The photograph below was taken in the Upper Gallery of the Pitt Rivers Museum on the occasion of the first practical examination in anthropology in 1908. The central figure is Henry Balfour (1863–1939), the Museum’s first curator, pictured with the first three students to study anthropology at Oxford. Both the seated Barbara Freire-Marreco (later Aitken; 1879–1967) and boomerang-holding Francis Knowles (1886–1953) went on to carry out anthropological and archaeological work in association with the Museum, and the details of their lives and careers are well known. In contrast, until recently little was known about the life and career of the fourth figure, James Arthur Harley. Thanks to the ongoing work of Pamela Roberts, however, the story of his remarkable life can now be told. In particular, Roberts’s success in locating Harley’s personal archive in private hands in Shepshed, in Leicestershire, makes it possible to tell Harley’s story here through the personal documents, papers and photographs that he left in a battered suitcase.
Born in Antigua on 15 May 1873, Harley studied law and classics at Howard University in Washington, DC. Then, after a year at Yale, he studied Semitic languages at Harvard, where he was awarded a number of prizes. Following a further year’s study at the Episcopal Seminary in Cambridge, Massachusetts, he spent two years at Jesus College, Oxford, studying first theology and then anthropology. Perhaps surprisingly, Harley did not go on to pursue an academic career. Instead, he joined the Anglican Church, serving first as curate at Shepshed, then at Marshside in Kent. Ordained a priest in 1911, he served as curate in Deal, Kent, before apparently abandoning his clerical career around 1916. During the First World War, his application to enlist was turned down, so he trained and served in munitions instead. Returning to Shepshed, Harley entered local politics, initially as a Labour councillor and later as an independent. He was elected to Leicestershire County Council in 1937, serving in this role until his death on 12 May 1943, three days before his 70th birthday.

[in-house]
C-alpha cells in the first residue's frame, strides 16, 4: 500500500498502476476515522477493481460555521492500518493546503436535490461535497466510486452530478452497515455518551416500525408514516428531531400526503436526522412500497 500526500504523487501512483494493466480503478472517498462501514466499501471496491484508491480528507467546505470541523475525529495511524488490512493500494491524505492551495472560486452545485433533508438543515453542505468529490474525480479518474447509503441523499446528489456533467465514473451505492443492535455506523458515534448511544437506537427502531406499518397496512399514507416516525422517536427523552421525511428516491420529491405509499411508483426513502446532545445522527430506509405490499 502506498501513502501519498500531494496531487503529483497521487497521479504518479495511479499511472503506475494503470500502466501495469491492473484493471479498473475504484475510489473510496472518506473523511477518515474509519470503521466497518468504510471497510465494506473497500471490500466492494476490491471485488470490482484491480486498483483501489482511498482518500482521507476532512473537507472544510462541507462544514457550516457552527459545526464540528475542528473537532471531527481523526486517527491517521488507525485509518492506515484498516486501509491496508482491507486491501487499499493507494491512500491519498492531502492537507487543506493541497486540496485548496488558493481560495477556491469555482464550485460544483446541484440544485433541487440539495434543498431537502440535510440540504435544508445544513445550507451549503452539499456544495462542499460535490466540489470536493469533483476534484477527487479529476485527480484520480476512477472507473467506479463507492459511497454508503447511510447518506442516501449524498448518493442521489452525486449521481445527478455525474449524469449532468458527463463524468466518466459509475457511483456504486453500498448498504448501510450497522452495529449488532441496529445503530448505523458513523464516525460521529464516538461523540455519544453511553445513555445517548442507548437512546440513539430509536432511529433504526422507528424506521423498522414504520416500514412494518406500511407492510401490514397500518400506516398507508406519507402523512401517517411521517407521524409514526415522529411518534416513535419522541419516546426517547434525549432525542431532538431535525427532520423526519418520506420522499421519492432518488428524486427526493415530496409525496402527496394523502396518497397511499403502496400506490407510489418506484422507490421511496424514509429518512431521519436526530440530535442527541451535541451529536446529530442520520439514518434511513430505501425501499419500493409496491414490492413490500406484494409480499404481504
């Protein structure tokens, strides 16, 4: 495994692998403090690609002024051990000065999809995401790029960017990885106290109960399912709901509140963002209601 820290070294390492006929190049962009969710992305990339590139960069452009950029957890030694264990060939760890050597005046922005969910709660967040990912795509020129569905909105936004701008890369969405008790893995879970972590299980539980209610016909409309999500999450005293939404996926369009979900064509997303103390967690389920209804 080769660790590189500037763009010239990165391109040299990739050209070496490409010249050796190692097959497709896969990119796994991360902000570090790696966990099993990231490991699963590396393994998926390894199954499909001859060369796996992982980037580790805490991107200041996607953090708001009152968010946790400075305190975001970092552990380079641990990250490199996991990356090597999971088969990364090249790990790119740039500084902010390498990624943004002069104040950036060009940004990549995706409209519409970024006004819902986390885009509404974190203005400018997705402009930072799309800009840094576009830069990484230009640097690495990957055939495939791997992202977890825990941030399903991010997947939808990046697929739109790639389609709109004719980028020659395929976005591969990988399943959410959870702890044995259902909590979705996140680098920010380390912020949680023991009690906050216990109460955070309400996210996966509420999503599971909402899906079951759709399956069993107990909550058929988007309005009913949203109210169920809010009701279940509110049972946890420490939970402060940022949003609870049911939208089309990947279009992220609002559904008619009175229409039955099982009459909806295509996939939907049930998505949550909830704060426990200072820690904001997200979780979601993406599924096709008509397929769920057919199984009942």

These bare facts are drawn from the papers in Harley’s archive, which document his life in great detail. What they fail to do, however, is to explain his life. They do not explain how a man born in Antigua – and who studied at Howard, Yale, Harvard and Oxford Universities, and entered the Church of England – spent the last twenty years of his life campaigning on local issues in rural Leicestershire. Numerous questions remain. For example, the archive tells us that Harley married Washington-born Josephine Maritcha Lawson in Oxford on 1 July 1910, but not why they apparently separated soon afterwards. The archive also records when and how Harley entered the Church, but does not explain why he left it.
Only a few documents from the Harley archive can be displayed here. What an examination of the whole archive suggests is that Harley was an intelligent man with a highly developed sense of personal status. He also appears to have been extremely loquacious, opinionated and argumentative. One is left with the impression of a man who could have ‘fitted in’, but chose not to. He was clearly popular in Shepshed, however, winning a comfortable majority in the county council election of 1937, and is apparently fondly remembered there today. Why Harley led such an unconventional life may never be known. In attempting to understand it, however, we may be prompted to reflect in useful ways on the complex intertwining of education, religion, politics, and race in early 20th-century Britain.